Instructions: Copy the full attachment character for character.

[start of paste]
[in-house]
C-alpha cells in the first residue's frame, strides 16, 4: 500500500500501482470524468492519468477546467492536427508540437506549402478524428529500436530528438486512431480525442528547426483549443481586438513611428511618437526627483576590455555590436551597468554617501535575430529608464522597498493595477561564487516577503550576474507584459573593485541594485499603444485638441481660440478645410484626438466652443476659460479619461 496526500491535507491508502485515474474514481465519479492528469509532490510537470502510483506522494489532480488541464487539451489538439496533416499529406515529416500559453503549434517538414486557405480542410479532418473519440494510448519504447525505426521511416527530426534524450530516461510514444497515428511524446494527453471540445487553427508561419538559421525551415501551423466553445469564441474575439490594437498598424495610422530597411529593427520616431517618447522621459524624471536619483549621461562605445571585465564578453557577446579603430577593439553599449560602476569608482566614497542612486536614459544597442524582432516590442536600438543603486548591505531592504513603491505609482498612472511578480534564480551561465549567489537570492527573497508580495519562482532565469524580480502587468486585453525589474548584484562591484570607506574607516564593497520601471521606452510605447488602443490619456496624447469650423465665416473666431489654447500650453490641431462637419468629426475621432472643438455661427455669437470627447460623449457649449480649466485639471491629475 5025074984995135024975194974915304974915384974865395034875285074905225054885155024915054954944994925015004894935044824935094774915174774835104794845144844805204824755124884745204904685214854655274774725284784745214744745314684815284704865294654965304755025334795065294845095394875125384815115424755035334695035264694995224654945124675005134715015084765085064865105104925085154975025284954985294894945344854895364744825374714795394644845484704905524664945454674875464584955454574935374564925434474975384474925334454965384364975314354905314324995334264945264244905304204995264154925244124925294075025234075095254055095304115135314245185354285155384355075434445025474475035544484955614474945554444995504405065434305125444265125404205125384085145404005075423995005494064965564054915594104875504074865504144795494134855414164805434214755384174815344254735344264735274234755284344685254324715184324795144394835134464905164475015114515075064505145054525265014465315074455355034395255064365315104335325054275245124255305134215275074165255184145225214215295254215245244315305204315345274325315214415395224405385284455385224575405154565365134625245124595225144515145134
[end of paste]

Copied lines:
[in-house]
C-alpha cells in the first residue's frame, strides 16, 4: 500500500500501482470524468492519468477546467492536427508540437506549402478524428529500436530528438486512431480525442528547426483549443481586438513611428511618437526627483576590455555590436551597468554617501535575430529608464522597498493595477561564487516577503550576474507584459573593485541594485499603444485638441481660440478645410484626438466652443476659460479619461 496526500491535507491508502485515474474514481465519479492528469509532490510537470502510483506522494489532480488541464487539451489538439496533416499529406515529416500559453503549434517538414486557405480542410479532418473519440494510448519504447525505426521511416527530426534524450530516461510514444497515428511524446494527453471540445487553427508561419538559421525551415501551423466553445469564441474575439490594437498598424495610422530597411529593427520616431517618447522621459524624471536619483549621461562605445571585465564578453557577446579603430577593439553599449560602476569608482566614497542612486536614459544597442524582432516590442536600438543603486548591505531592504513603491505609482498612472511578480534564480551561465549567489537570492527573497508580495519562482532565469524580480502587468486585453525589474548584484562591484570607506574607516564593497520601471521606452510605447488602443490619456496624447469650423465665416473666431489654447500650453490641431462637419468629426475621432472643438455661427455669437470627447460623449457649449480649466485639471491629475 5025074984995135024975194974915304974915384974865395034875285074905225054885155024915054954944994925015004894935044824935094774915174774835104794845144844805204824755124884745204904685214854655274774725284784745214744745314684815284704865294654965304755025334795065294845095394875125384815115424755035334695035264694995224654945124675005134715015084765085064865105104925085154975025284954985294894945344854895364744825374714795394644845484704905524664945454674875464584955454574935374564925434474975384474925334454965384364975314354905314324995334264945264244905304204995264154925244124925294075025234075095254055095304115135314245185354285155384355075434445025474475035544484955614474945554444995504405065434305125444265125404205125384085145404005075423995005494064965564054915594104875504074865504144795494134855414164805434214755384174815344254735344264735274234755284344685254324715184324795144394835134464905164475015114515075064505145054525265014465315074455355034395255064365315104335325054275245124255305134215275074165255184145225214215295254215245244315305204315345274325315214415395224405385284455385224575405154565365134625245124595225144515145134